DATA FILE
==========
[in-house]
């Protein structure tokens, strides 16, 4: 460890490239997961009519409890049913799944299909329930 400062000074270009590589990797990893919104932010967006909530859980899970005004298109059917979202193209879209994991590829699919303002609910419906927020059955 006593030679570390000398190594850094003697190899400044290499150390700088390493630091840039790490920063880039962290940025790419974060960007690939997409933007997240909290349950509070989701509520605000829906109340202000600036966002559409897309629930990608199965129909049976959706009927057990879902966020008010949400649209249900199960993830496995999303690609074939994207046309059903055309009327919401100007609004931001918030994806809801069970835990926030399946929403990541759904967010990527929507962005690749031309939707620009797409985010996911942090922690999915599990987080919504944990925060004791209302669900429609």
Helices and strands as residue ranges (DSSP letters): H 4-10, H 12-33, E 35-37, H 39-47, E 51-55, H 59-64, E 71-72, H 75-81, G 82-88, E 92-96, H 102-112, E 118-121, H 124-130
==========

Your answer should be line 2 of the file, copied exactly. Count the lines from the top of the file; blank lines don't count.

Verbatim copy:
């Protein structure tokens, strides 16, 4: 460890490239997961009519409890049913799944299909329930 400062000074270009590589990797990893919104932010967006909530859980899970005004298109059917979202193209879209994991590829699919303002609910419906927020059955 006593030679570390000398190594850094003697190899400044290499150390700088390493630091840039790490920063880039962290940025790419974060960007690939997409933007997240909290349950509070989701509520605000829906109340202000600036966002559409897309629930990608199965129909049976959706009927057990879902966020008010949400649209249900199960993830496995999303690609074939994207046309059903055309009327919401100007609004931001918030994806809801069970835990926030399946929403990541759904967010990527929507962005690749031309939707620009797409985010996911942090922690999915599990987080919504944990925060004791209302669900429609």